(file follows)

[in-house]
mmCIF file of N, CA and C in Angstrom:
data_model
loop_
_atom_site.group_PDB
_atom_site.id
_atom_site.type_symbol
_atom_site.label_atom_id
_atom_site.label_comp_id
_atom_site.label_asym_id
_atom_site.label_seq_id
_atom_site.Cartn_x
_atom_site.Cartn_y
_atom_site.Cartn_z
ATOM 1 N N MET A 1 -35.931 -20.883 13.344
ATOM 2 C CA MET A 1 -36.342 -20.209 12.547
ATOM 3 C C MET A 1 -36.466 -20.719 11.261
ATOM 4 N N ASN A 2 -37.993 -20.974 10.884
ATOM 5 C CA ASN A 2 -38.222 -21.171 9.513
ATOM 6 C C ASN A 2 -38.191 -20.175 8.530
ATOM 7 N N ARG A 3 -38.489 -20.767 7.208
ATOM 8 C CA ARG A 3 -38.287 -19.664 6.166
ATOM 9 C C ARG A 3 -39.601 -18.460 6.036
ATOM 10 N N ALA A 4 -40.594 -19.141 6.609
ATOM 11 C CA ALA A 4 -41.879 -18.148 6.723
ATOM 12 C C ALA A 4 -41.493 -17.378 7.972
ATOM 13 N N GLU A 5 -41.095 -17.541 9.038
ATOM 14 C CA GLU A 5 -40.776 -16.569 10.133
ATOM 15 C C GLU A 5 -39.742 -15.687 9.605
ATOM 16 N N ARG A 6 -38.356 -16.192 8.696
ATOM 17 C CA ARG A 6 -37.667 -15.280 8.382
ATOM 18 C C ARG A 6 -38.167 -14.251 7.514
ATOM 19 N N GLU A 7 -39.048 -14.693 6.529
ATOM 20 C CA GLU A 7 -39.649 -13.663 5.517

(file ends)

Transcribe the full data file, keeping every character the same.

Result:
[in-house]
mmCIF file of N, CA and C in Angstrom:
data_model
loop_
_atom_site.group_PDB
_atom_site.id
_atom_site.type_symbol
_atom_site.label_atom_id
_atom_site.label_comp_id
_atom_site.label_asym_id
_atom_site.label_seq_id
_atom_site.Cartn_x
_atom_site.Cartn_y
_atom_site.Cartn_z
ATOM 1 N N MET A 1 -35.931 -20.883 13.344
ATOM 2 C CA MET A 1 -36.342 -20.209 12.547
ATOM 3 C C MET A 1 -36.466 -20.719 11.261
ATOM 4 N N ASN A 2 -37.993 -20.974 10.884
ATOM 5 C CA ASN A 2 -38.222 -21.171 9.513
ATOM 6 C C ASN A 2 -38.191 -20.175 8.530
ATOM 7 N N ARG A 3 -38.489 -20.767 7.208
ATOM 8 C CA ARG A 3 -38.287 -19.664 6.166
ATOM 9 C C ARG A 3 -39.601 -18.460 6.036
ATOM 10 N N ALA A 4 -40.594 -19.141 6.609
ATOM 11 C CA ALA A 4 -41.879 -18.148 6.723
ATOM 12 C C ALA A 4 -41.493 -17.378 7.972
ATOM 13 N N GLU A 5 -41.095 -17.541 9.038
ATOM 14 C CA GLU A 5 -40.776 -16.569 10.133
ATOM 15 C C GLU A 5 -39.742 -15.687 9.605
ATOM 16 N N ARG A 6 -38.356 -16.192 8.696
ATOM 17 C CA ARG A 6 -37.667 -15.280 8.382
ATOM 18 C C ARG A 6 -38.167 -14.251 7.514
ATOM 19 N N GLU A 7 -39.048 -14.693 6.529
ATOM 20 C CA GLU A 7 -39.649 -13.663 5.517